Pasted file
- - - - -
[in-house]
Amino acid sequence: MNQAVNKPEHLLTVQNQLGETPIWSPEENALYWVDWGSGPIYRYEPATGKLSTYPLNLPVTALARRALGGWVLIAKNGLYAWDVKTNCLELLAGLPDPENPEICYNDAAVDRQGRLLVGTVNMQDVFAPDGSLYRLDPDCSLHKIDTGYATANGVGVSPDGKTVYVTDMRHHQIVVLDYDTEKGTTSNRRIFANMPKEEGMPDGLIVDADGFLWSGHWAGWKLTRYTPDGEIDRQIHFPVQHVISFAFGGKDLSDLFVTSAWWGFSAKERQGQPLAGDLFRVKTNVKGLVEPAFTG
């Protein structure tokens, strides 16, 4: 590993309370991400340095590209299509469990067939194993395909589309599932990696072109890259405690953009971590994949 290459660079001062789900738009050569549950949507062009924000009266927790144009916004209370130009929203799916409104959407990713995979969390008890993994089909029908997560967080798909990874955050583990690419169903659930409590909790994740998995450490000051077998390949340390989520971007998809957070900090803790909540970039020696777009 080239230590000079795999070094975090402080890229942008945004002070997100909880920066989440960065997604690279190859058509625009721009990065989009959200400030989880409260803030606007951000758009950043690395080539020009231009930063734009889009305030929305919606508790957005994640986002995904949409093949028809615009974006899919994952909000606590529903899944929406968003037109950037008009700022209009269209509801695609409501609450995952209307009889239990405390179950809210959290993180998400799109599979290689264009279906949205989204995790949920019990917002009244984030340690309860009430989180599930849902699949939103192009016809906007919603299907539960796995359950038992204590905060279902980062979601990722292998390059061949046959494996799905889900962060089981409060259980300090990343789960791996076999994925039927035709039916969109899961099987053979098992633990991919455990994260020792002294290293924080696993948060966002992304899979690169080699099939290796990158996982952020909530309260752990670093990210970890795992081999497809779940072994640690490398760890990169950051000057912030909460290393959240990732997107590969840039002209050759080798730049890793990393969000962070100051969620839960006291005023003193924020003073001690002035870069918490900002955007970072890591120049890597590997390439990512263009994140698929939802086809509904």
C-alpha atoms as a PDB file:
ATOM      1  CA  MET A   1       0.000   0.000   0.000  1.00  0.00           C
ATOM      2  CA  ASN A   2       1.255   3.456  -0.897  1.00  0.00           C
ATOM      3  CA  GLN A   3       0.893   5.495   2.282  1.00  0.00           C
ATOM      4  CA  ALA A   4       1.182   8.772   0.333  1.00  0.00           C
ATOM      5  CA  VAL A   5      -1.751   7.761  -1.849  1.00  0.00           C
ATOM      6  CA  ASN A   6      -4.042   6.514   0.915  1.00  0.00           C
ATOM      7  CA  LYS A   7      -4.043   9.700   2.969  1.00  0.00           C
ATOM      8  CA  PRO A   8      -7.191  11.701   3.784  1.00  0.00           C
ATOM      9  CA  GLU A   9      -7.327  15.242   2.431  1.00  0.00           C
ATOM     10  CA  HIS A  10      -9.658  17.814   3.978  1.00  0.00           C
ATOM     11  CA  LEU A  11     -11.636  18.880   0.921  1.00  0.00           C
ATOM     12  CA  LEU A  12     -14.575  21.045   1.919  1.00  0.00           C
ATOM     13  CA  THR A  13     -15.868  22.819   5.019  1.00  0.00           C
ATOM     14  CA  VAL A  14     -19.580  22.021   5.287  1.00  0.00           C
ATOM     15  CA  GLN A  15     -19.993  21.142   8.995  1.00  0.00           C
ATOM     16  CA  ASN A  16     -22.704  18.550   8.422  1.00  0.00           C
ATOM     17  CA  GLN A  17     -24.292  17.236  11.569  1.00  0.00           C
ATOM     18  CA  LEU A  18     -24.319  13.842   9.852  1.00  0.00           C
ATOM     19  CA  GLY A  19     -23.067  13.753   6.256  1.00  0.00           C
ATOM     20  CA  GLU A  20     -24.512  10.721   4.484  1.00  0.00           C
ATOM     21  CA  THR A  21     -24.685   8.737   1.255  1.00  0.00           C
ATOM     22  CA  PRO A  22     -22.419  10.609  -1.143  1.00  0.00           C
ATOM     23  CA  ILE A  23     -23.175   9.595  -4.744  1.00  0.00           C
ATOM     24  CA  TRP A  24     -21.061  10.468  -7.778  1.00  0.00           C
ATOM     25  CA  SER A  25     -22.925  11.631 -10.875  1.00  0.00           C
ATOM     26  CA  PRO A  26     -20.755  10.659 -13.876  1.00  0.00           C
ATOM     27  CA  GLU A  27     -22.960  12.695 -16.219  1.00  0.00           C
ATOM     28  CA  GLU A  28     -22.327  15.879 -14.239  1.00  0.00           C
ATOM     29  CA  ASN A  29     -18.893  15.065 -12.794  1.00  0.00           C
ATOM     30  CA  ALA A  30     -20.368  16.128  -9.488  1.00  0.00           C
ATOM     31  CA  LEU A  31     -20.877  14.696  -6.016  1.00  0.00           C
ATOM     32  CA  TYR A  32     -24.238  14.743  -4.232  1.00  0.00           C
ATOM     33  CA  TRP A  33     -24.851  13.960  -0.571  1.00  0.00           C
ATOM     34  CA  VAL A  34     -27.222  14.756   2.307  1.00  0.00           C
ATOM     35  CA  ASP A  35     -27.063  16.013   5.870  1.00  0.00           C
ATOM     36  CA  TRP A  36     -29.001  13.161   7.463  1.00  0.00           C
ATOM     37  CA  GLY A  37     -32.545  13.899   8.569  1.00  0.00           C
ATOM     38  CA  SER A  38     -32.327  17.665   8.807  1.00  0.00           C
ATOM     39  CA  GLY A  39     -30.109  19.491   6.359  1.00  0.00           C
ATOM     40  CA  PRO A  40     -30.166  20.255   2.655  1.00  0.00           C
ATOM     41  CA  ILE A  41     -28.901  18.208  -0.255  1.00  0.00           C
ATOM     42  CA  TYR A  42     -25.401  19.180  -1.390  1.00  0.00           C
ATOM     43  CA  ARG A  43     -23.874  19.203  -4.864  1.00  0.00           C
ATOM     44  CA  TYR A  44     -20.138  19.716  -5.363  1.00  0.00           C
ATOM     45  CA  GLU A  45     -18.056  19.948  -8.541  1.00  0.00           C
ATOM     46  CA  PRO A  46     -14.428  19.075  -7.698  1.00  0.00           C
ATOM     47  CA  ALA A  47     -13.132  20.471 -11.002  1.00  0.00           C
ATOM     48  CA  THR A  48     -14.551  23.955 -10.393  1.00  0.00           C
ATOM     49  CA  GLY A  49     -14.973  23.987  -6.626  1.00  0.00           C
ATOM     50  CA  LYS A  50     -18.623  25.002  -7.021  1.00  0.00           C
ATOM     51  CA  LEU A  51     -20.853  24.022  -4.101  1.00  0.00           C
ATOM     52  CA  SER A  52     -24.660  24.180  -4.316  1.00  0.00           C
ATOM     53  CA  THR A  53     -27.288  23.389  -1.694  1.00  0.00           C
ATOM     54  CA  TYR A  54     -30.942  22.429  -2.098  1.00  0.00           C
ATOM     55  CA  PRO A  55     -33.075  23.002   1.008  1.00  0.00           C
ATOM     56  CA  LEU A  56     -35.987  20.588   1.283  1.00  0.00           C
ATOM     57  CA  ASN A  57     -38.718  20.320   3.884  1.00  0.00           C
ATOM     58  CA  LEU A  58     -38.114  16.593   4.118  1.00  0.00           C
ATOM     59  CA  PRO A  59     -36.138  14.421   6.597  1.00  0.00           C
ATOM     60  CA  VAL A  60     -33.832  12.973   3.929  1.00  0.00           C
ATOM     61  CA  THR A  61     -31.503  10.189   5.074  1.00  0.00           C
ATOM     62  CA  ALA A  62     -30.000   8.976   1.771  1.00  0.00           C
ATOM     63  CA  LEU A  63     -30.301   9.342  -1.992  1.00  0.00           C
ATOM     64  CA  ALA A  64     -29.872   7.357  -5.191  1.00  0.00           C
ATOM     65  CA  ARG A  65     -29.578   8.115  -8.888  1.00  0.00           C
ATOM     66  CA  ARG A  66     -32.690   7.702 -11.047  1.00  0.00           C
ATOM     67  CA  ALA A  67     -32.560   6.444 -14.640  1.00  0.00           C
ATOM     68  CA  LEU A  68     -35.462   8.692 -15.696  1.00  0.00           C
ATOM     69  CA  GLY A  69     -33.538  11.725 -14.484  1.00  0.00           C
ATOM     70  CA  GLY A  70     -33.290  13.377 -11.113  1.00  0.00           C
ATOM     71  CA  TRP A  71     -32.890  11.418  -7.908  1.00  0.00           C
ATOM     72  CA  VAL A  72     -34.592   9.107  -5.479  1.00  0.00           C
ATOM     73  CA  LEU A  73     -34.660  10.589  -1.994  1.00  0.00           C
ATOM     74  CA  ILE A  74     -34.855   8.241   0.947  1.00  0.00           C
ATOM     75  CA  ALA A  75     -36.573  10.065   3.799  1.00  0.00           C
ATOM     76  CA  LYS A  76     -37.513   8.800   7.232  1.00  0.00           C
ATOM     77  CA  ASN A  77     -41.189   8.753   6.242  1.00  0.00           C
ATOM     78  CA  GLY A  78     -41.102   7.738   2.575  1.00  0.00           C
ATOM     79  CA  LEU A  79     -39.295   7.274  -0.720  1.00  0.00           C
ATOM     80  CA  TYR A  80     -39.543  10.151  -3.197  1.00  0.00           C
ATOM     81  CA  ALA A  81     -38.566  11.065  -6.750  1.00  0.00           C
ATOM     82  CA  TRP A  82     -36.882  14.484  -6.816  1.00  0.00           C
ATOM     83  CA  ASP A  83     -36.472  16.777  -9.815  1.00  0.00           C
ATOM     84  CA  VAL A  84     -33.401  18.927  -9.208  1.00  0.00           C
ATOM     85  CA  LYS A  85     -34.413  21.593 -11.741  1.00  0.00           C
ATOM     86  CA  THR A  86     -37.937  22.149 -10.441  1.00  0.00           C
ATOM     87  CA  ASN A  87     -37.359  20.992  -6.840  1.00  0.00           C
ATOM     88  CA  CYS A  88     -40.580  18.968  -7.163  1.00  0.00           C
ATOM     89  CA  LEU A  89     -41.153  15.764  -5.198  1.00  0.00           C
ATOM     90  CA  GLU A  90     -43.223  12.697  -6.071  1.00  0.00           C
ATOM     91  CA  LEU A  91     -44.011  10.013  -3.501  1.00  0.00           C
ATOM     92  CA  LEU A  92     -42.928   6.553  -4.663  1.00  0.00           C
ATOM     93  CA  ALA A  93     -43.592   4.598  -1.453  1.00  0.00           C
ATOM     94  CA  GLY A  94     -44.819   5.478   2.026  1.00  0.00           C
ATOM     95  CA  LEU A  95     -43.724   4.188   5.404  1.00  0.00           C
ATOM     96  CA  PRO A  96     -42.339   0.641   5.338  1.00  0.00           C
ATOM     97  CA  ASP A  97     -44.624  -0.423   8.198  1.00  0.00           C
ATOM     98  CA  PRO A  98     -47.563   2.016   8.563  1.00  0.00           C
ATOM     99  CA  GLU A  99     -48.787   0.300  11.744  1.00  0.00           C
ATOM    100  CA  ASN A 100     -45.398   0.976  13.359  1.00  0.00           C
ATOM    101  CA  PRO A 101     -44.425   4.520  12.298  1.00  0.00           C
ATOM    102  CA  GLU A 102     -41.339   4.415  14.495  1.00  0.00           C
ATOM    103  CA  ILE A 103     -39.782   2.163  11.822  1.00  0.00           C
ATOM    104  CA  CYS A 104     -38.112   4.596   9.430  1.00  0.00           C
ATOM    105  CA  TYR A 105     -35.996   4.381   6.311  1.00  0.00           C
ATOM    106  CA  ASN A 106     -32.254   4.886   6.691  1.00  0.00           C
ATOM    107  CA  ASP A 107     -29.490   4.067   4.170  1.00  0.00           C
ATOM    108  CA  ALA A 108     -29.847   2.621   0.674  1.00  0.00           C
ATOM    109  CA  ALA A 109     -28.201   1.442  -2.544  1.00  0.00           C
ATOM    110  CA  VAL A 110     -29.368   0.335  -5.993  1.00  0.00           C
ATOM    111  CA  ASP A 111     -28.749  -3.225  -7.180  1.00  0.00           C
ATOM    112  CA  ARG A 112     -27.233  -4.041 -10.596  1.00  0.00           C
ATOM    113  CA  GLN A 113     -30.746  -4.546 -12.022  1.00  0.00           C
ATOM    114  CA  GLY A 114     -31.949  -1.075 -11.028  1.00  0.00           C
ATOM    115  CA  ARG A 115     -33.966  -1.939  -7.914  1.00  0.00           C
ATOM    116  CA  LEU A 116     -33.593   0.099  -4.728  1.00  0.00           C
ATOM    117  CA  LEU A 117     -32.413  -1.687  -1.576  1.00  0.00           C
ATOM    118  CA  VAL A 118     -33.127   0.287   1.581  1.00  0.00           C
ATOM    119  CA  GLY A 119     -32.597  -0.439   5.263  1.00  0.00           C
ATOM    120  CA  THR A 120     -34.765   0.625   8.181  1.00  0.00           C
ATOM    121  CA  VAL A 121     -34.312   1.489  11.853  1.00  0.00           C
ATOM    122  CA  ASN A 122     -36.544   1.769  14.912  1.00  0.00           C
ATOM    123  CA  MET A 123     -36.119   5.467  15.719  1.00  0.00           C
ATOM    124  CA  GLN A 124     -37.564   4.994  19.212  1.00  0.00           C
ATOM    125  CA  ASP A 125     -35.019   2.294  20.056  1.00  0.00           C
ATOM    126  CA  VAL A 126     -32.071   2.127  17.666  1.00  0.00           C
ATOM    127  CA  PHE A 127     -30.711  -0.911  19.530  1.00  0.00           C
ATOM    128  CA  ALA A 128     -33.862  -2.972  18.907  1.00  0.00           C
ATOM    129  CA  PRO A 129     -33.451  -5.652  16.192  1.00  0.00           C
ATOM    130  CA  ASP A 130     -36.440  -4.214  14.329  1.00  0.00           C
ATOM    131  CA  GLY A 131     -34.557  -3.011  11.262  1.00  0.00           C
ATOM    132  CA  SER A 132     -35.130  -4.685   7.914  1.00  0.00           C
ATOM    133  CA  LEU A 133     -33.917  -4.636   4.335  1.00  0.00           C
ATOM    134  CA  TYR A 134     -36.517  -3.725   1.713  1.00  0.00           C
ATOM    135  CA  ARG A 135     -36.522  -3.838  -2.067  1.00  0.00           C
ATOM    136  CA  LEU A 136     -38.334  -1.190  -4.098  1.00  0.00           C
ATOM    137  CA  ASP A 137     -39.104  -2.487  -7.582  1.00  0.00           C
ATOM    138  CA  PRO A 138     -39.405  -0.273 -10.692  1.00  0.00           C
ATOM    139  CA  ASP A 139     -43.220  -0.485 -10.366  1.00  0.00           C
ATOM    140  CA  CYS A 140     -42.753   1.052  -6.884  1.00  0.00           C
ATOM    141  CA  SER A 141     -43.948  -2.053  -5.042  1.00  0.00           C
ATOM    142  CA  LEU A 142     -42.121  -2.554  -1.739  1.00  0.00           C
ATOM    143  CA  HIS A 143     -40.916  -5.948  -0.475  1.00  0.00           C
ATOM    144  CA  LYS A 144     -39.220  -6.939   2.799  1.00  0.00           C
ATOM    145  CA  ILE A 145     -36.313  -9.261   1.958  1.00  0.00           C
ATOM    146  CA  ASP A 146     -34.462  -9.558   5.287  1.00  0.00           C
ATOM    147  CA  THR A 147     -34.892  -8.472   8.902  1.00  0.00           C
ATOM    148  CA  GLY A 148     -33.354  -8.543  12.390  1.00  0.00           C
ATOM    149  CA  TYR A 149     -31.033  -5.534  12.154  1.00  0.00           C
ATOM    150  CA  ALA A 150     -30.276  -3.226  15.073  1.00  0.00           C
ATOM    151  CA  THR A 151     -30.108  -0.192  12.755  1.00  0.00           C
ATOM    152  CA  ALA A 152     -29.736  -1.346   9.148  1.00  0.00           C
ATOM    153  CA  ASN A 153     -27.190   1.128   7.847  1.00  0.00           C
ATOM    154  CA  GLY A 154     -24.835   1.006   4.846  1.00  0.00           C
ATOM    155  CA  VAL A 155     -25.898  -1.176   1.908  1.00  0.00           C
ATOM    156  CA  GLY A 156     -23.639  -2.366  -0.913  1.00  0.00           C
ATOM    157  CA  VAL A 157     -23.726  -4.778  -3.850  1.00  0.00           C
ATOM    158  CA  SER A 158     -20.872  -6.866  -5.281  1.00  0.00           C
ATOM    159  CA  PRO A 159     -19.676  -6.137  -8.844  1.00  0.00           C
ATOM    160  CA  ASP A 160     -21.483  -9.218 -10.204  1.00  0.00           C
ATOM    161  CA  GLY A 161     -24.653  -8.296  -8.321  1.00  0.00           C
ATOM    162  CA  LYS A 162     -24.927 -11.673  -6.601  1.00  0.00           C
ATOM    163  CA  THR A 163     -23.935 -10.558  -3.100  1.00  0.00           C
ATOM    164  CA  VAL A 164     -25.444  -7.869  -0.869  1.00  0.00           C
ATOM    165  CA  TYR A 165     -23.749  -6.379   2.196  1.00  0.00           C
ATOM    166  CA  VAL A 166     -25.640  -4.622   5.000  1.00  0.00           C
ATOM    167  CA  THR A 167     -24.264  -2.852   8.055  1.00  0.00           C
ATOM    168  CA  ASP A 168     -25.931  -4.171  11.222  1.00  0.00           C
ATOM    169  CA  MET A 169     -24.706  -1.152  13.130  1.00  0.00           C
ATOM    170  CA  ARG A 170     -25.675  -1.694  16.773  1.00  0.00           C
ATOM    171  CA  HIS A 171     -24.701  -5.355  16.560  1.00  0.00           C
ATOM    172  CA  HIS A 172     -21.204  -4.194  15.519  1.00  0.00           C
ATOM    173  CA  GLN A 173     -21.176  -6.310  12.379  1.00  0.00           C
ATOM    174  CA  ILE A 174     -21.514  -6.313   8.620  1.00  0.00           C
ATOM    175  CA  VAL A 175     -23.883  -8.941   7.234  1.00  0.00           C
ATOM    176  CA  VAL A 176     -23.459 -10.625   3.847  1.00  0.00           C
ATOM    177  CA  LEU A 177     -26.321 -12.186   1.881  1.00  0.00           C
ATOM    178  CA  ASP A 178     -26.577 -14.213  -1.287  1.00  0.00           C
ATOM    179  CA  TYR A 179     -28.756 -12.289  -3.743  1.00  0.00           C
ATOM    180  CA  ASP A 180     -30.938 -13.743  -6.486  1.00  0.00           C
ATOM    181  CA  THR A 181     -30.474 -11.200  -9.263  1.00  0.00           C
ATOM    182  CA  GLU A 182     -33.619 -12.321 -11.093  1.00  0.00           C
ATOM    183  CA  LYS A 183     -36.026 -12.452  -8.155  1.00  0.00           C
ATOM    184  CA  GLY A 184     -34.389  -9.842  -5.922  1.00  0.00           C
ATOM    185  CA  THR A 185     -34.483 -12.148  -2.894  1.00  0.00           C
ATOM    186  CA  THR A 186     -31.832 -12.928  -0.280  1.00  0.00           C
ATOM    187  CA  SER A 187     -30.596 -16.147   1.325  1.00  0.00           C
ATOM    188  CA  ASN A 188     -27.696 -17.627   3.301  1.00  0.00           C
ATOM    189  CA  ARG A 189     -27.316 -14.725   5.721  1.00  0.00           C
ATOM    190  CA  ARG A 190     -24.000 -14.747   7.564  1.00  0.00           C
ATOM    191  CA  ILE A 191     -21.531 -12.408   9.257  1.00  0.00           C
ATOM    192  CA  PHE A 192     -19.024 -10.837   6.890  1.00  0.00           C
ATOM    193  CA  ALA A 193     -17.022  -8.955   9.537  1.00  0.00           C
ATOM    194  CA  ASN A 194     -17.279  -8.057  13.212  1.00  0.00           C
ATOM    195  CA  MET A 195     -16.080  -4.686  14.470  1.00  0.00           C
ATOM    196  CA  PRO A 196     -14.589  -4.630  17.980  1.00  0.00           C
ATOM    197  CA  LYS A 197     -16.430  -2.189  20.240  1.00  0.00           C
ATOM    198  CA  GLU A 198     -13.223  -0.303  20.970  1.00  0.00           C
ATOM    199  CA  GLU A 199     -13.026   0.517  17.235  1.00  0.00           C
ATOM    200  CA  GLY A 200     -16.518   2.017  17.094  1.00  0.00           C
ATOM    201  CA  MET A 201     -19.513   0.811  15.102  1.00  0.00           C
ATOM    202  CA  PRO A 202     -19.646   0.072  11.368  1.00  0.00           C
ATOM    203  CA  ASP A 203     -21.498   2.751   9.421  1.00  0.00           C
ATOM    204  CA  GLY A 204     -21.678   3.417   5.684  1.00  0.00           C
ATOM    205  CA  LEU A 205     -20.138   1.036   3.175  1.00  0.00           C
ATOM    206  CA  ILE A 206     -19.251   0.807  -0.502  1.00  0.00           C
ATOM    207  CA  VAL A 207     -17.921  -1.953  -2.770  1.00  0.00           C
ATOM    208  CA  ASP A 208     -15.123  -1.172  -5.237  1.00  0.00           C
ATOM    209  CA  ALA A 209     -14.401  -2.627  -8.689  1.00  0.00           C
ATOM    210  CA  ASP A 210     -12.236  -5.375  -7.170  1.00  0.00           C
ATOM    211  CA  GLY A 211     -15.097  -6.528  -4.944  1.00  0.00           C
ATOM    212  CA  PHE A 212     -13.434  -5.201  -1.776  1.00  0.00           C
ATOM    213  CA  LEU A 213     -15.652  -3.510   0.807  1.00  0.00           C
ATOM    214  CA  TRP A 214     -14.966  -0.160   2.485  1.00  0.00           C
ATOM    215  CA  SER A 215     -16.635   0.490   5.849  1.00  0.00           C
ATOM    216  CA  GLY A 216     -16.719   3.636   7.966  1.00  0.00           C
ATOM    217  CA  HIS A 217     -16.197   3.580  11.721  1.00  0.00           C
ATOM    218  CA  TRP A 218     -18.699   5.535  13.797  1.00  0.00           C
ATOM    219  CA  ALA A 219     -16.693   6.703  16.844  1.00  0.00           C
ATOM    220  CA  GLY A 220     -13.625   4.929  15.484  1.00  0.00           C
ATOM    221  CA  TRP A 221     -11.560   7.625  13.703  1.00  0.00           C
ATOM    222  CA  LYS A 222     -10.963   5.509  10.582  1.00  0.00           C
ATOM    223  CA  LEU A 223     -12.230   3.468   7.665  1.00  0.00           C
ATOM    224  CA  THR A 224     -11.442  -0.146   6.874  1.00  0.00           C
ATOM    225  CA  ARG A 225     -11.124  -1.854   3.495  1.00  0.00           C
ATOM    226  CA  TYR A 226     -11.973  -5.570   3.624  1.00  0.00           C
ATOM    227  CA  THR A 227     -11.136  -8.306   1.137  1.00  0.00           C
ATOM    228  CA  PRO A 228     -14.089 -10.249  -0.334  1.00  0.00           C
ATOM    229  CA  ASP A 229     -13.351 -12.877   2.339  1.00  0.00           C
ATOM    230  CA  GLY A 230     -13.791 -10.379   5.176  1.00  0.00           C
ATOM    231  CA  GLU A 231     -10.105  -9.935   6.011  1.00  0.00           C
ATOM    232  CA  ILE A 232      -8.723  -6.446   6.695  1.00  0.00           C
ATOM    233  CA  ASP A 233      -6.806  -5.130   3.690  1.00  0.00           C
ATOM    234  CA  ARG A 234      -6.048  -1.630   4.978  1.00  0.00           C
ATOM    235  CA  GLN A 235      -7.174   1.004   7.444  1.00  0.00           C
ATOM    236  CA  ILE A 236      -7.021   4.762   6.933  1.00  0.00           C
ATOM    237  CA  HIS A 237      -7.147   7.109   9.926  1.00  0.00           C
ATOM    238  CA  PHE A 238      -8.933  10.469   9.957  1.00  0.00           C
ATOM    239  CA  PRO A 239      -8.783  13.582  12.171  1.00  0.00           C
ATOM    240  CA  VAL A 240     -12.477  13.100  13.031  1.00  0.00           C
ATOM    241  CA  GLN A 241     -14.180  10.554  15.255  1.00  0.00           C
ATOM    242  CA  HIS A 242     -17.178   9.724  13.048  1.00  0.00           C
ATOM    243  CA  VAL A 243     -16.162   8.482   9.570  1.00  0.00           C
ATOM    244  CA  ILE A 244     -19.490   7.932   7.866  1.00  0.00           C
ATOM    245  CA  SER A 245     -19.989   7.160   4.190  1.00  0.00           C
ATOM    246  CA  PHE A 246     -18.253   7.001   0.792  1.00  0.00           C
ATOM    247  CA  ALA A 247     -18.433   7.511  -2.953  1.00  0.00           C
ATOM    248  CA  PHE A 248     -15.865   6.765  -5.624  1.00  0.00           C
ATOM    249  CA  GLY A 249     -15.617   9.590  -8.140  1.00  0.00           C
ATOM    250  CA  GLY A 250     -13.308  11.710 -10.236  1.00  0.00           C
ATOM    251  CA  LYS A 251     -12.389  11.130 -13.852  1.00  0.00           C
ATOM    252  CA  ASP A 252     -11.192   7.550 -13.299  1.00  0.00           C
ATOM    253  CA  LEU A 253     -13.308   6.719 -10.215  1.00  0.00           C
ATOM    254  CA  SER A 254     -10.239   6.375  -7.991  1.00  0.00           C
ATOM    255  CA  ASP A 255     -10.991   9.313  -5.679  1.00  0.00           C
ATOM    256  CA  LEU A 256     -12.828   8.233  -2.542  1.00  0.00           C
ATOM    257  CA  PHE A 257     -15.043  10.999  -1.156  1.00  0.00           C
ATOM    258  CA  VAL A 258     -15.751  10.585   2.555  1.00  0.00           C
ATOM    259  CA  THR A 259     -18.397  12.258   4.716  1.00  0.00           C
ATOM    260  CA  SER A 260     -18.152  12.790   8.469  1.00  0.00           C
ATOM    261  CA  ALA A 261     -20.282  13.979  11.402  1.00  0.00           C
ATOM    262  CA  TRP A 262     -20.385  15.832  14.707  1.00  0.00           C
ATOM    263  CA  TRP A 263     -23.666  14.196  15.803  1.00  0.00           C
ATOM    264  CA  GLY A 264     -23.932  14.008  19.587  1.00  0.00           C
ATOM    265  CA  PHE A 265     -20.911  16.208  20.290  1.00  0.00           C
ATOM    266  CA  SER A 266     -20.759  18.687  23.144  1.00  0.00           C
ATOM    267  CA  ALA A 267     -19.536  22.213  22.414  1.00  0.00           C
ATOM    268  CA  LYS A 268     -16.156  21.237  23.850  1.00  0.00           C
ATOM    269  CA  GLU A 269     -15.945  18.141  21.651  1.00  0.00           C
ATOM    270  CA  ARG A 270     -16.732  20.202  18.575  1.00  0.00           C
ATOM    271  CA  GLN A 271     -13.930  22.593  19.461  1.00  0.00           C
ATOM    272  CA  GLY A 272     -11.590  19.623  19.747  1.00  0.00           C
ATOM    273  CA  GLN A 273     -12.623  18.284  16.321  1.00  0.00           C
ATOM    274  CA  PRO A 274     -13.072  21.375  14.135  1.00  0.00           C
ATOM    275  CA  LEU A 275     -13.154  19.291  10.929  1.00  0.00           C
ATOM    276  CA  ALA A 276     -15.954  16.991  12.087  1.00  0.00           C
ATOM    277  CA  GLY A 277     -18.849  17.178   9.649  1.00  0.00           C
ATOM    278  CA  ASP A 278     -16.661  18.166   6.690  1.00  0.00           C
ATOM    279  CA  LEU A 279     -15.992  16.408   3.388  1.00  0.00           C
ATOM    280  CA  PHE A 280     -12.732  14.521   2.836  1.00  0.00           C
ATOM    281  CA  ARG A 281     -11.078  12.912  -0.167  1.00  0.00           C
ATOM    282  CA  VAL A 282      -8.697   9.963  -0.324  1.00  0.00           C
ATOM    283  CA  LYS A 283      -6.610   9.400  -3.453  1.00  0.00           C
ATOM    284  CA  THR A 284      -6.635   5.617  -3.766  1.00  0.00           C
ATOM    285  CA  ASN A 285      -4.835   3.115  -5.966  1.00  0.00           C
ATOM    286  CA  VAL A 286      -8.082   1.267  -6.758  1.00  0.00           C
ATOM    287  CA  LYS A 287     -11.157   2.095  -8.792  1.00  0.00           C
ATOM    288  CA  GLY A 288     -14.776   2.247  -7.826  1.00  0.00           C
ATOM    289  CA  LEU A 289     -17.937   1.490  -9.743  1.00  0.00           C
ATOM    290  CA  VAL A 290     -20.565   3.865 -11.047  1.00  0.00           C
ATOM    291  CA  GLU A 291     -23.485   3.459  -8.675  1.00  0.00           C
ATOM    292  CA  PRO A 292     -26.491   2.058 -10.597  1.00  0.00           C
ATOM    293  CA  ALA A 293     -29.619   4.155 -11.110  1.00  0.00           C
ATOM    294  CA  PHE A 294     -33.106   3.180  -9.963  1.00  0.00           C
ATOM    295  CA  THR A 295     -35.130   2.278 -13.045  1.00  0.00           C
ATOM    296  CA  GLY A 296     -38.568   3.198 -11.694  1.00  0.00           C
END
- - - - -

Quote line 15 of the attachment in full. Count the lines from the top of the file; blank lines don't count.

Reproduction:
ATOM     11  CA  LEU A  11     -11.636  18.880   0.921  1.00  0.00           C